Edgar Degas: A Strange New Beauty


Hilaire-Germain-Edgar Degas. Introduction. 1877–80 600

Hilaire-Germain-Edgar Degas. Heads of a Man and a Woman (Homme et femme, en buste). c. 1877–80. Monotype on paper, plate: 2 13/16 × 3 3/16″ (7.2 × 8.1 cm). British Museum, London. Bequeathed by Campbell Dodgson

Glenn Lowry: Hello, I’m Glenn Lowry, Director of The Museum of Modern Art, and I’m pleased to welcome you to Edgar Degas: A Strange New Beauty. We’ll be joined on this tour by the exhibition’s curator Jodi Hauptman, as well as others involved in this show.

Jodi Hauptman: We think of Degas as a painter and a sculptor and a chronicler of the ballet. But this exhibition is looking at another side of him where he's most experimental and really most modern.

Glenn Lowry: Our focus is Degas’s exploration of monotype, which is a form of printmaking. A monotype is made by manipulating ink on the surface of a metal plate.  The plate is then sandwiched with a piece of paper and run through a press, resulting in a single print, also called an impression or pull. Degas took advantage of the medium’s spontaneity and malleability, and monotype provided a unique arena for his experimental spirit.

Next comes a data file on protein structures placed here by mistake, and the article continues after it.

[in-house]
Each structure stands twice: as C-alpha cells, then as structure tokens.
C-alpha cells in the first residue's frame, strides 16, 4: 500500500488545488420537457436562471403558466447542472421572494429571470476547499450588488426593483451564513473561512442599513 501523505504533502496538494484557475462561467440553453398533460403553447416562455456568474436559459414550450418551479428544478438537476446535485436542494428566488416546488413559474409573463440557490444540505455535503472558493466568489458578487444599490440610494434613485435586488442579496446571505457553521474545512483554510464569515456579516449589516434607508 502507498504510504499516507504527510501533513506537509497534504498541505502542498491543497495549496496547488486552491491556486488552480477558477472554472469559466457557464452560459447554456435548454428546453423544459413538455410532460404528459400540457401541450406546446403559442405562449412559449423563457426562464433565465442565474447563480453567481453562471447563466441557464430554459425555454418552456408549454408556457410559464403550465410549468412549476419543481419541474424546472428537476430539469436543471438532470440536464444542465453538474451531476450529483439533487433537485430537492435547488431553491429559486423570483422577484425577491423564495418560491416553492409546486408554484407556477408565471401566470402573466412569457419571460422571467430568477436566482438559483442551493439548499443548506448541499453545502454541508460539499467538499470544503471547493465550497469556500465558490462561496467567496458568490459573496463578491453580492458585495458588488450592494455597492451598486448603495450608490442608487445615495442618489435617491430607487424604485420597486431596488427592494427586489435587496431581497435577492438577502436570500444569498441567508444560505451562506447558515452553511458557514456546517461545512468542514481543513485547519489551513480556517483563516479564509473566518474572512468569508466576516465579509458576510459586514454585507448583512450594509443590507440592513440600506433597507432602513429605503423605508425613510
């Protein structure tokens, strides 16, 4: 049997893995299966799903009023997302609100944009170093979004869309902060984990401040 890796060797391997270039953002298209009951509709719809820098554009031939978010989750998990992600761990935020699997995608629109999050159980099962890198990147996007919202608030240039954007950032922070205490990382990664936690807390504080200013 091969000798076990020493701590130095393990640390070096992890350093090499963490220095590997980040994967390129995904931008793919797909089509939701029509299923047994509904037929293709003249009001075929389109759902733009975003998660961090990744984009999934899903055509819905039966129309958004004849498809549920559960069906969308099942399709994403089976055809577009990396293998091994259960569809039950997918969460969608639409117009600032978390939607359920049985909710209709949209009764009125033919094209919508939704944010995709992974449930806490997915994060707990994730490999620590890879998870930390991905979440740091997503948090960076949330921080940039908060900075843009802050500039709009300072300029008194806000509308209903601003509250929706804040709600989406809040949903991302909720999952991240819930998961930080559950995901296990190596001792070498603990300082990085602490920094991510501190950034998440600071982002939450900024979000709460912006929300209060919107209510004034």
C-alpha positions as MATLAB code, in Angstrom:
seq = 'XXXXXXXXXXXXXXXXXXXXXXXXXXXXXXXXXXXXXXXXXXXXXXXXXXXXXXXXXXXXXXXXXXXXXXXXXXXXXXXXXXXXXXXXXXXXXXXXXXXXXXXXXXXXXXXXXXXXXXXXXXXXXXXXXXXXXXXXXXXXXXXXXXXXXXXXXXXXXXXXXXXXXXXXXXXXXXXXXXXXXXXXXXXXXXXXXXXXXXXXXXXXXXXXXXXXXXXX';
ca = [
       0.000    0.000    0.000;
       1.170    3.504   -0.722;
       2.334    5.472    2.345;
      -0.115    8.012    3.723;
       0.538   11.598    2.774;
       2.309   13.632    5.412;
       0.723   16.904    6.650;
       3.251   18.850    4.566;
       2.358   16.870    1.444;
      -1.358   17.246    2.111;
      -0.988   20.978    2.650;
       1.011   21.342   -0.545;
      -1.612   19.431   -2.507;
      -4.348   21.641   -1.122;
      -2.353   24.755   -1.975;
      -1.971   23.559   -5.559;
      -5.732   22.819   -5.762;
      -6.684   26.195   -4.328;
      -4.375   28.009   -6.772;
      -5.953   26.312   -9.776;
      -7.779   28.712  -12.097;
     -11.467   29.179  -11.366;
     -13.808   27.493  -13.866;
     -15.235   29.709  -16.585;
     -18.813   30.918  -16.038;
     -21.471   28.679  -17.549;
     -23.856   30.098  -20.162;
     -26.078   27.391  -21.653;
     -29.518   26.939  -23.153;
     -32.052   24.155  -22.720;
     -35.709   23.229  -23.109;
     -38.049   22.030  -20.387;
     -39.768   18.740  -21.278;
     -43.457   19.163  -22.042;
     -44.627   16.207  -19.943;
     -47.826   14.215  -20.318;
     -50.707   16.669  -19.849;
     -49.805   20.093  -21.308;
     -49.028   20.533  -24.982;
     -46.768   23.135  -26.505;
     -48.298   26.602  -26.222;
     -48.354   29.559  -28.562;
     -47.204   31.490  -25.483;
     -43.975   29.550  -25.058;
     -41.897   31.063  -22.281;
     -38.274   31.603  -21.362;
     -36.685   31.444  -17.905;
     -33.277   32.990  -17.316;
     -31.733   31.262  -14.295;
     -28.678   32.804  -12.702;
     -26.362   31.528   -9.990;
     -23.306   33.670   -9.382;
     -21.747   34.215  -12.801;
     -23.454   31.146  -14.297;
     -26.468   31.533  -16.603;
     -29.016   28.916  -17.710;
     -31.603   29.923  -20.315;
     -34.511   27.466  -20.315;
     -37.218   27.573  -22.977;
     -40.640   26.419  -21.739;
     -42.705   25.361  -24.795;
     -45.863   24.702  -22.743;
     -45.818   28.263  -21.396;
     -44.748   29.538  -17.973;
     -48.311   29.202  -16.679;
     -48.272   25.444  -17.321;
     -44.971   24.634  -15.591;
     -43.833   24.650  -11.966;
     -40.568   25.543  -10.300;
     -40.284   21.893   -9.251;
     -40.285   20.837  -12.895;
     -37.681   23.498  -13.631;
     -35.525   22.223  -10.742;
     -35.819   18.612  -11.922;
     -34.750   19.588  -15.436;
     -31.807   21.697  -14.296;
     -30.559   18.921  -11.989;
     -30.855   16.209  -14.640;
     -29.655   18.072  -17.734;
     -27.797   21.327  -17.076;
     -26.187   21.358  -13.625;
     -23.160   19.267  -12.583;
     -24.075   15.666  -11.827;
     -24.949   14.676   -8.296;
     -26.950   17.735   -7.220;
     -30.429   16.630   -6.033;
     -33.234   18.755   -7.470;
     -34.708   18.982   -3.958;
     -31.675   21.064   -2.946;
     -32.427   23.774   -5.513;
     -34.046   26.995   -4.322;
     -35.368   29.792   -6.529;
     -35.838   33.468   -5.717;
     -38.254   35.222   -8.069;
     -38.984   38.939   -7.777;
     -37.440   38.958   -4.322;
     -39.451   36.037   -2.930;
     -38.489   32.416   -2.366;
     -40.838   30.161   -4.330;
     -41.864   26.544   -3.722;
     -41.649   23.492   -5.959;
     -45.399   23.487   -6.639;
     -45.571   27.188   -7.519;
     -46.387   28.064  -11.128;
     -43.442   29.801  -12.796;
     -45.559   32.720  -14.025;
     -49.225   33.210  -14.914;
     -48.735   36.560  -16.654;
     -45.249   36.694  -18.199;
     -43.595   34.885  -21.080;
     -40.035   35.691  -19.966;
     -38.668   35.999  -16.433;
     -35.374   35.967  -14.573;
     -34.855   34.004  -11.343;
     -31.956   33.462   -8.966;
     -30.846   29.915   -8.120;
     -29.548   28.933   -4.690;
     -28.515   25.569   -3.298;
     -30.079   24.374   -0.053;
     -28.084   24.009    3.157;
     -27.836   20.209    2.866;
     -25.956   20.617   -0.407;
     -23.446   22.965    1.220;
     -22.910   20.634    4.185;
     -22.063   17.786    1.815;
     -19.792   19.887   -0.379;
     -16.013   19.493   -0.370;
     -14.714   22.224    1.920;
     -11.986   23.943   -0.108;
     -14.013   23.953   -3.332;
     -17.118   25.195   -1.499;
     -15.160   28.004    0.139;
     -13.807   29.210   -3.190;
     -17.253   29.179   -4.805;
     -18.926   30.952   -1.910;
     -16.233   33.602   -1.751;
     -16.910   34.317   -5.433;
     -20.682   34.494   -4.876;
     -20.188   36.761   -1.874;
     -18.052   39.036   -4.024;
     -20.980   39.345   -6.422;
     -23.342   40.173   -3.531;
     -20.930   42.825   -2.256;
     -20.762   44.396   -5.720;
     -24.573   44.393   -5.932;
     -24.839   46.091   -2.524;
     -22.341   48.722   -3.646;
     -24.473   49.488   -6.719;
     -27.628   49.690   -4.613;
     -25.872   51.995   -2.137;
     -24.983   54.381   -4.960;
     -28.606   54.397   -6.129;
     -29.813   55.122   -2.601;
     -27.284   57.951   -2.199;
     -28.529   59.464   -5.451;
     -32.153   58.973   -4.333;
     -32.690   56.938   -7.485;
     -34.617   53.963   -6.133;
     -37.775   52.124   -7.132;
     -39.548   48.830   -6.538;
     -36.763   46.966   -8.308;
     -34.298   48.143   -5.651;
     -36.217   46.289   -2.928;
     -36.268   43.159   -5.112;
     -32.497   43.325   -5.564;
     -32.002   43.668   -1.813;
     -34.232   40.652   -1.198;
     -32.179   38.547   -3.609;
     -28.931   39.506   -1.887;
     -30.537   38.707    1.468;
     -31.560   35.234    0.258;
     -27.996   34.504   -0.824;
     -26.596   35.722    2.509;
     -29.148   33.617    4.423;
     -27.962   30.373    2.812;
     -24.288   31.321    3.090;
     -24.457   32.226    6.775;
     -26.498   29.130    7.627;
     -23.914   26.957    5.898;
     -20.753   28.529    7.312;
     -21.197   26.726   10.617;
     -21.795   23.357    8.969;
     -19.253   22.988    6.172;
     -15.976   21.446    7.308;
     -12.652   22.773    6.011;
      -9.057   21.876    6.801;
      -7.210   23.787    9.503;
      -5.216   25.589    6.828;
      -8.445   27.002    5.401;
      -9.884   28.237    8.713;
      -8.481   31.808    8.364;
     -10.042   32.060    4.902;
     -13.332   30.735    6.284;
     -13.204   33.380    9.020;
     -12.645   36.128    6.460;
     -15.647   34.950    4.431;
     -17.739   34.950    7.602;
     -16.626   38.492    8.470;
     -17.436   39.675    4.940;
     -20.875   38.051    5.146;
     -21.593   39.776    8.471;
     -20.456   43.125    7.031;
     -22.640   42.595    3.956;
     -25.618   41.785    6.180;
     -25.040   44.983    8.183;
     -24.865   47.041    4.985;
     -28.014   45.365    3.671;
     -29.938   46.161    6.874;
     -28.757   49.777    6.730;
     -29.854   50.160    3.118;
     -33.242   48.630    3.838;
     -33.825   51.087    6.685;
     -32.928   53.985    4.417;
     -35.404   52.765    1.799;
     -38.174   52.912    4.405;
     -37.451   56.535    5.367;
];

Jodi Hauptman: I like to think of the exhibition as a kind of adventure where we follow Degas as he discovers this medium and then learns what he can do with it ... And he’s trying to figure it out ... You’ll see him really experimenting. Some of the works you'll see and you'll think, wow, I can't believe that Degas made this in 1880. How could it be? It looks so contemporary or looks so abstract ... But he was following the cues that the medium itself gave him. And the exhibition is very much a way of delving into process and materials and trying to understand how materials ... that artists use actually have meaning, have significance.

Glenn Lowry: I’ll join you again in the first gallery.

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